For example, as described more fully below, techniques and technologies for using an intelligent meeting classifier to assess and enhance a user's work-related productivity in accordance with the present disclosure may advantageously enable users to improve or optimize their activities (e.g. mitigate distractions, etc.) that may otherwise cause them to use their computers and other devices inefficiently. In this way, techniques and technologies disclosed herein may enable one or more tasks performed by the user on a computer or other device to be performed more efficiently or effectively, using fewer computational operations, fewer processing cycles, and less energy consumption (e.g. less battery power) in comparison with conventional techniques and technologies.

More specifically, in at least some implementations, techniques and technologies for using an intelligent meeting classifier to assess and enhance a user's work-related productivity in accordance with the present disclosure may collect productivity-related data from a user's device, including information from a user's electronic calendaring application, classify the meetings and activities determined from the calendaring information, assess a productivity metric based on such meetings and activities, and perform one or more operations associated with enhancing productivity based on the assessed productivity metric.

For example, FIG. 1 shows an embodiment of an environment 100 for using an intelligent meeting classifier for assessing and enhancing productivity in accordance with the present disclosure. In this embodiment, the environment 100 includes a device 110 associated with a first user (User1), the device 110 having one or more processing components 112, one or more input/output (I/O) components 114, and a display 116 operatively coupled to a memory 120 by a bus 118. The memory 120 may include a basic input/output system (BIOS) (not shown), which provides basic routines that help to transfer information between elements within the device 110, and an operating system (not shown) that manages and provides common services to the various elements of the device 110.

As further shown in FIG. 1, the device 110 associated with the first user (User1) includes a calendar application 122, one or more productivity tools 124, and one or more other (or non-productivity) applications 126 installed within the memory 120. In addition, applications data 128 generated by the calendar application 122, the one or more productivity tools 124, and the one or more other applications 126 may be stored in the memory 120.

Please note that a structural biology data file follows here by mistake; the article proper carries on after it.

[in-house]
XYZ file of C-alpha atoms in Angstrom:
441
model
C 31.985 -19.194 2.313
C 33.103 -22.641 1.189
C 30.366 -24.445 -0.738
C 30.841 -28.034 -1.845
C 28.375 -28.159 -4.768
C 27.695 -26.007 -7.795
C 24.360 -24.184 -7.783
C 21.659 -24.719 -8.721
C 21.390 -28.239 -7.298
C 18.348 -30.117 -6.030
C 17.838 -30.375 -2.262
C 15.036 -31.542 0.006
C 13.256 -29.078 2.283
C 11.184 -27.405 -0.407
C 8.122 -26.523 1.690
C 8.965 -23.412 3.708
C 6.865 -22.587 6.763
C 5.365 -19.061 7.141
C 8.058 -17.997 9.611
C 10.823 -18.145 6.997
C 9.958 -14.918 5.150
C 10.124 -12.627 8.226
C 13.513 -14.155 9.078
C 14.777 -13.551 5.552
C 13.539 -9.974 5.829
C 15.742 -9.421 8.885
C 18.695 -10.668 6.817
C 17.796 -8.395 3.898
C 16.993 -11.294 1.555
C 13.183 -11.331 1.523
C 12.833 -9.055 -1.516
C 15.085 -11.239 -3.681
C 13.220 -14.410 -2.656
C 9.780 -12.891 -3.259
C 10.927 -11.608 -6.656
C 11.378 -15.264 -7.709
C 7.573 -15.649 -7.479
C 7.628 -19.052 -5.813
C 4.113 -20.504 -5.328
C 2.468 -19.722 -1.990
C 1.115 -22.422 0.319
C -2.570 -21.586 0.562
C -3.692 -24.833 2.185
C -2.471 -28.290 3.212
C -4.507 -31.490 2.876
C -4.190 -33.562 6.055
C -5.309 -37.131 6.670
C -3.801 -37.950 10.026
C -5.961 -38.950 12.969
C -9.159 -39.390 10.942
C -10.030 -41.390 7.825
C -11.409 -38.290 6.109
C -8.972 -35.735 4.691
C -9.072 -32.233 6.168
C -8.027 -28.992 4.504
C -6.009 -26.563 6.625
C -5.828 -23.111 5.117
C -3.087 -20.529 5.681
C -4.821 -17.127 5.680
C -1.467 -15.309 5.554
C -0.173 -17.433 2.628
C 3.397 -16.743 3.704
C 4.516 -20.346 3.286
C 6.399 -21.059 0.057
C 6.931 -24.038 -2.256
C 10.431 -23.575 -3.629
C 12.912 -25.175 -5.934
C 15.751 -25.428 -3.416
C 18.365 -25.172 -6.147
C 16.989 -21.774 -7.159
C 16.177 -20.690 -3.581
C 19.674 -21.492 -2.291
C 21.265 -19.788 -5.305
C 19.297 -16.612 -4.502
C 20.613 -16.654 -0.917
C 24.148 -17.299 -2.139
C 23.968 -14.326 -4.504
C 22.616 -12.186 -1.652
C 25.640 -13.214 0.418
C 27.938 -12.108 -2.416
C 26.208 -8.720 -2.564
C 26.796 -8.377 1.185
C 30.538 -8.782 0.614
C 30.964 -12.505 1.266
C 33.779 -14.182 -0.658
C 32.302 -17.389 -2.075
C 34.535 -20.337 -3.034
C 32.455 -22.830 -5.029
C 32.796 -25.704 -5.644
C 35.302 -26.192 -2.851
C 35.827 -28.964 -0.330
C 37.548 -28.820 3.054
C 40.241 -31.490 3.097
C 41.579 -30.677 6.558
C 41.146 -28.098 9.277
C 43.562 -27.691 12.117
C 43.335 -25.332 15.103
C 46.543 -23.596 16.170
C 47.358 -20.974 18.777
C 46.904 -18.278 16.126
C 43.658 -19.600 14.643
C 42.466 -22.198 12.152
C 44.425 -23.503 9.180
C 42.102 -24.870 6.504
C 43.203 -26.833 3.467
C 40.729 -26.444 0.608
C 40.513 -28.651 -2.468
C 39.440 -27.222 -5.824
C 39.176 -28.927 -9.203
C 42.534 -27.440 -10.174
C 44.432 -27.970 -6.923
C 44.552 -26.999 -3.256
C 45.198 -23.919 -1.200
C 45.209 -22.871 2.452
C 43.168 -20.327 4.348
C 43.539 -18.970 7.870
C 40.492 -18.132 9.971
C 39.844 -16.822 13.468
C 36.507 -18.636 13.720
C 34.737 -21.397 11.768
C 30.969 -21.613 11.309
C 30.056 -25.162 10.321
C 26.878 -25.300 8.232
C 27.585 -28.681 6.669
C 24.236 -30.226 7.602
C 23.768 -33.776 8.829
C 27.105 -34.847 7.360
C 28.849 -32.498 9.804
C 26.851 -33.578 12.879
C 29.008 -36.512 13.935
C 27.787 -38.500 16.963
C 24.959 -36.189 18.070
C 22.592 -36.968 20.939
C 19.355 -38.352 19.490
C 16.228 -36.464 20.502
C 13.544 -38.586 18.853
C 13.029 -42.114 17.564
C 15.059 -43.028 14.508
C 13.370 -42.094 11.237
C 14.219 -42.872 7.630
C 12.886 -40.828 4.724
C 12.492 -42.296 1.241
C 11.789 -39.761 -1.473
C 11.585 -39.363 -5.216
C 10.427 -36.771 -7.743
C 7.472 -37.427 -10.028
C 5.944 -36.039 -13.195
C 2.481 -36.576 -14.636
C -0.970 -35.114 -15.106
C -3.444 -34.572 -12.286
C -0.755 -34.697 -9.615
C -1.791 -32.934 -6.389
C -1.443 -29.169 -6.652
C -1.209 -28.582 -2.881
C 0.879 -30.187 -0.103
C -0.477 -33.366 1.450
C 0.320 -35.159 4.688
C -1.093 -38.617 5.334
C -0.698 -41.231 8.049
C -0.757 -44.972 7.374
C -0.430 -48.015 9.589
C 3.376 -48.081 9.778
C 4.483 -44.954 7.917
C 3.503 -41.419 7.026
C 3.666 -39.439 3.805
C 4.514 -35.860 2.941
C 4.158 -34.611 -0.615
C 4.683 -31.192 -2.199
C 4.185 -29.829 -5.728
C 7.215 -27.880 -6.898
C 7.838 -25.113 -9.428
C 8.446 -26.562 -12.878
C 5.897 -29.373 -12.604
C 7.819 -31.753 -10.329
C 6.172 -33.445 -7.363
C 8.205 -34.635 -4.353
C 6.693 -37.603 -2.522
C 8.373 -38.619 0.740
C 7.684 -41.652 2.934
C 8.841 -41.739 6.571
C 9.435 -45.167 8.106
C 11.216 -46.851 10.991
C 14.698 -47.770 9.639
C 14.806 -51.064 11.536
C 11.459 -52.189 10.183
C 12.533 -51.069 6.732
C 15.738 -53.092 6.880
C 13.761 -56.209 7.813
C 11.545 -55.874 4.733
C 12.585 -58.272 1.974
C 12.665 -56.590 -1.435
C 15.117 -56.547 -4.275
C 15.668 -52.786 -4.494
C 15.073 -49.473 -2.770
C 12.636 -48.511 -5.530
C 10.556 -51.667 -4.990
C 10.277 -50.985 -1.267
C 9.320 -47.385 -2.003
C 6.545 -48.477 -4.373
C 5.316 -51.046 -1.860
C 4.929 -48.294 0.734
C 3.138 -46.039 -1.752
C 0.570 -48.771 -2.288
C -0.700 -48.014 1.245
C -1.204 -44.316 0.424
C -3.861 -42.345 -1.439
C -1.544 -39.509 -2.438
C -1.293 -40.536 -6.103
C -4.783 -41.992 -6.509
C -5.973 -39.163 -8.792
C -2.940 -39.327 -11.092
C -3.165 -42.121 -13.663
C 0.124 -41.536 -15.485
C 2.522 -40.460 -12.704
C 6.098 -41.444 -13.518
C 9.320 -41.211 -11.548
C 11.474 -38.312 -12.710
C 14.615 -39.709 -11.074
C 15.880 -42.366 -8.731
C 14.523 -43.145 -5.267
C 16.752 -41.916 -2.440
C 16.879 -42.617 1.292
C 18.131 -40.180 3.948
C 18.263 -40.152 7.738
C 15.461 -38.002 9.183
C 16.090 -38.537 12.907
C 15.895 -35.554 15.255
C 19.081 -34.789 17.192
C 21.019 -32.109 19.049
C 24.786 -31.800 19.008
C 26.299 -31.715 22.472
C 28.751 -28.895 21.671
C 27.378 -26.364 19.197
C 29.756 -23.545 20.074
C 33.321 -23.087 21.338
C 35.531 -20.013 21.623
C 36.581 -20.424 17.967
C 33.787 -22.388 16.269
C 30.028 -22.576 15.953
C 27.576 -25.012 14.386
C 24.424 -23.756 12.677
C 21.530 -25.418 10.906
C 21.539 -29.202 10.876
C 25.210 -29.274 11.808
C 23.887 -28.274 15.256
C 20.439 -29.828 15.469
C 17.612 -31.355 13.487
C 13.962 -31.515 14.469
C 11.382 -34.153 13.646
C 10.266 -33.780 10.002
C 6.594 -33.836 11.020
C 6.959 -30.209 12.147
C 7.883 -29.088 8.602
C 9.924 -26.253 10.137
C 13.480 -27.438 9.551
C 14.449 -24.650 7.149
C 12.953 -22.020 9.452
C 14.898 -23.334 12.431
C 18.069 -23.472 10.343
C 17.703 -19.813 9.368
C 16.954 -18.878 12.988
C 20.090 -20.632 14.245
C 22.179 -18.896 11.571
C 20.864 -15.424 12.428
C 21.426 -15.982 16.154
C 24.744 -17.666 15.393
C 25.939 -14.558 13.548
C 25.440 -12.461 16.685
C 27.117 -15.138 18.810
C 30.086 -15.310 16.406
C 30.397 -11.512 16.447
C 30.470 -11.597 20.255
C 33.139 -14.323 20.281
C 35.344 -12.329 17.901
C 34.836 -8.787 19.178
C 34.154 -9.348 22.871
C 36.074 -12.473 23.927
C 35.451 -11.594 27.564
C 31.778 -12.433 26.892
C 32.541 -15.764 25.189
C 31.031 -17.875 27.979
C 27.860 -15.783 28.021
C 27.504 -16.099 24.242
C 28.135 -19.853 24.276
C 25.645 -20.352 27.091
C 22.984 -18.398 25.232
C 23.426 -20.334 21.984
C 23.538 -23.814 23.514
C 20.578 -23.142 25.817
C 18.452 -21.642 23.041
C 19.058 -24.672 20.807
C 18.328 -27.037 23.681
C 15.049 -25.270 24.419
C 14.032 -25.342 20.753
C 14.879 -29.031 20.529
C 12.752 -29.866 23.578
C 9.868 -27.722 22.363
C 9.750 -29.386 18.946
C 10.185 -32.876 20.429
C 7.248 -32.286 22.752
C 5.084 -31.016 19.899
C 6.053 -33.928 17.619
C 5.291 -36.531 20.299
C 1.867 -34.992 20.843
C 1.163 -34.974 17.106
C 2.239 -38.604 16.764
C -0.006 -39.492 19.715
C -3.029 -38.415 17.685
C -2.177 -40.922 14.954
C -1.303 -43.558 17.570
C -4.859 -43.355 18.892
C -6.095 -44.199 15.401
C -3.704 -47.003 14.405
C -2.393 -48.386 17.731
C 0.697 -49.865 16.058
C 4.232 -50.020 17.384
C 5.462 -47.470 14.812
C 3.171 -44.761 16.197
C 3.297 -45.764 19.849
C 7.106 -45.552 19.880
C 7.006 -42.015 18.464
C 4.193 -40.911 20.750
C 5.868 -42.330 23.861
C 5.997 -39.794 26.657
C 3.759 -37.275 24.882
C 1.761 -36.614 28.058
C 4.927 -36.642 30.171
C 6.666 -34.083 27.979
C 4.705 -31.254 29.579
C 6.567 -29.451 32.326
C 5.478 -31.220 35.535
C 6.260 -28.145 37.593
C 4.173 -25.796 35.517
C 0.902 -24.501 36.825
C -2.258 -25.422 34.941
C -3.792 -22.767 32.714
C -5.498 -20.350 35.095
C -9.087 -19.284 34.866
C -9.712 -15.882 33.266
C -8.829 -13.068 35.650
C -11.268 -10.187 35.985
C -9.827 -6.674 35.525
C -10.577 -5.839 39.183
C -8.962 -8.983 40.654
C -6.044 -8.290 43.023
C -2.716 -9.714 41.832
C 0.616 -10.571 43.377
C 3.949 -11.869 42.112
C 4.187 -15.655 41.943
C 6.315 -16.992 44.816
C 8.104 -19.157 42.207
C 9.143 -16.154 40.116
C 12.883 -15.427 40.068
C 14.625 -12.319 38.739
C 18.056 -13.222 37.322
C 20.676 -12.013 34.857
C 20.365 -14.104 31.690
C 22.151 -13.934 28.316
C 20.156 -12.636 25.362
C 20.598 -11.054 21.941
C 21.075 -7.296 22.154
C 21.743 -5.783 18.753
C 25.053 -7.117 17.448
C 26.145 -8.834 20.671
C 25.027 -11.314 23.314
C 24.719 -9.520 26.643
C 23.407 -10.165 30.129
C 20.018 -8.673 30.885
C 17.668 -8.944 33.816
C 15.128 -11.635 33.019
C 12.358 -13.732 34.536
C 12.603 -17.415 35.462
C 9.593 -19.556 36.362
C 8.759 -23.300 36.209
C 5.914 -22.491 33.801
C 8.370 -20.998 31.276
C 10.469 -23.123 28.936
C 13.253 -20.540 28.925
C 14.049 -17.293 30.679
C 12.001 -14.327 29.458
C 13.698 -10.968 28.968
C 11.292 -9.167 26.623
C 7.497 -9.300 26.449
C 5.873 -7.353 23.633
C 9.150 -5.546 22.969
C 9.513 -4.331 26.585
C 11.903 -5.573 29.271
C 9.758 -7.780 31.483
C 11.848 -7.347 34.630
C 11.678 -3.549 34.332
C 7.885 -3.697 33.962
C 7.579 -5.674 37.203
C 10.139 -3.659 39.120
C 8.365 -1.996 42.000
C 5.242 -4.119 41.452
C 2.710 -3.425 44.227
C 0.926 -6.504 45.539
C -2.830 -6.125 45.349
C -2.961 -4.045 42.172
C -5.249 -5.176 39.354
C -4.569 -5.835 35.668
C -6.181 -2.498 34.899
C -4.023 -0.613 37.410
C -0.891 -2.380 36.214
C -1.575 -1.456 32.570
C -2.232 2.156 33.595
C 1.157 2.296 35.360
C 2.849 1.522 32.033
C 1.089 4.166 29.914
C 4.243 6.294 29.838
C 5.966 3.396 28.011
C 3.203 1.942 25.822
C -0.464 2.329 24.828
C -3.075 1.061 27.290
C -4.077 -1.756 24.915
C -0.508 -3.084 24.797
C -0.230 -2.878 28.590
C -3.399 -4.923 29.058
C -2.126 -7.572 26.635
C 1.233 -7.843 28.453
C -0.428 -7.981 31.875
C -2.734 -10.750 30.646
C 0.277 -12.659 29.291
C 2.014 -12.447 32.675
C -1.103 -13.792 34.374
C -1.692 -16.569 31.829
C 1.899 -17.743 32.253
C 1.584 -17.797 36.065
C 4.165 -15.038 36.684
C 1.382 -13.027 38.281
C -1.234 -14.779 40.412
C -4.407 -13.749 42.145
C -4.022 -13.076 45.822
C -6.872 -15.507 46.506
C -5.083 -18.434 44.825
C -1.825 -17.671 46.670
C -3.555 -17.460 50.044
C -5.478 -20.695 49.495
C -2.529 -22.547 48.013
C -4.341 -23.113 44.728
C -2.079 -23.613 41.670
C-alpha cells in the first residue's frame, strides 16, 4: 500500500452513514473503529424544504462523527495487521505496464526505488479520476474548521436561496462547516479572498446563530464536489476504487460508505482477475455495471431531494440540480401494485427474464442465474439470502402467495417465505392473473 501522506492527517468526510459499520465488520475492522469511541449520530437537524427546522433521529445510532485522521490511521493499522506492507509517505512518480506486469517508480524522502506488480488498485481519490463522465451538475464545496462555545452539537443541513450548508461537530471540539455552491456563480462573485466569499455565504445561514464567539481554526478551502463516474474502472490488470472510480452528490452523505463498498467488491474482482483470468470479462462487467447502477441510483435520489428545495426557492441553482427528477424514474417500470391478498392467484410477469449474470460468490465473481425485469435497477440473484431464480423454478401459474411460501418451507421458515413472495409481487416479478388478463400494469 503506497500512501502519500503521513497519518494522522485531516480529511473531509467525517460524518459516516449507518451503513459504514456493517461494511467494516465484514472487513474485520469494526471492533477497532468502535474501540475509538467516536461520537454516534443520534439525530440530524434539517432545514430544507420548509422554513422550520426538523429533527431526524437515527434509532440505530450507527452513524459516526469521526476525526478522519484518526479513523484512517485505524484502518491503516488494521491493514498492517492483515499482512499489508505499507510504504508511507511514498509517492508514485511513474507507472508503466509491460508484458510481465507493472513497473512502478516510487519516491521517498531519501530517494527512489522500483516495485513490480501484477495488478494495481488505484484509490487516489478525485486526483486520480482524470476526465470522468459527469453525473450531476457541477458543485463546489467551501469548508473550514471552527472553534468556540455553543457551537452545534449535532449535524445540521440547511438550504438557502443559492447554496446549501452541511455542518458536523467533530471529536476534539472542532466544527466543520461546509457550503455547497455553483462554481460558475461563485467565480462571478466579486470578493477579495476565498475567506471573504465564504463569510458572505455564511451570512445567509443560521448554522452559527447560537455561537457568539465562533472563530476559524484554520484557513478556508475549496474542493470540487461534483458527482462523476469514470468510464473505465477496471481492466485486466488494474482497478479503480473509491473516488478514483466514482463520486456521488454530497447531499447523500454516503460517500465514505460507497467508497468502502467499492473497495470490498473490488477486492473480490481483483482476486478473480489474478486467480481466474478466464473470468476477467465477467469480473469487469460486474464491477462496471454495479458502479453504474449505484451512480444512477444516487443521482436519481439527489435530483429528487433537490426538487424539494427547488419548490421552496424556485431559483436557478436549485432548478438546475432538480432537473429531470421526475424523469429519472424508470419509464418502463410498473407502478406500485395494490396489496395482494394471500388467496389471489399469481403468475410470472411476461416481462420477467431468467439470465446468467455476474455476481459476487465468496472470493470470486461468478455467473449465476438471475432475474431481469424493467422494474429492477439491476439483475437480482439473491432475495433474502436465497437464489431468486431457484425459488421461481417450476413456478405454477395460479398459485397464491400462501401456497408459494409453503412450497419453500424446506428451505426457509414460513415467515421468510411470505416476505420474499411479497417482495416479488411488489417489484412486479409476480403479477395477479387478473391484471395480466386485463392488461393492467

In the representative environment 100 shown in FIG. 1, the device 110 is operable to communicate with a productivity engine 140, and with other user devices (e.g. devices 130, 132, 134) associated with other users (e.g. User2, User3, UserN) via one or more networks 136. In addition, a mobile device 138 is also associated with the first user (User1), and is operable to communicate via the one or more networks 136 with the other devices and with the productivity engine 140. The productivity engine 140 is configured to perform one or more aspects of techniques for assessing and enhancing productivity in accordance with the present disclosure, as described more fully below.

In the environment 100 depicted in FIG. 1, for the sake of clarity, there are two devices (110, 138) associated with the first user (User1), and one device associated with each of the other users (e.g. device 130 associated with User2, device 132 associated with User3, and device 134 associated with UserN), however, it will be appreciated that in alternate implementations, multiple devices may also be associated with one or more of the other users, and additional devices may be associated with the first user (User1). In some implementations, the other user devices (130, 132, 134) associated with the other users (User2, User3, UserN) may be configured similarly to the device 110 associated with the first user (User1).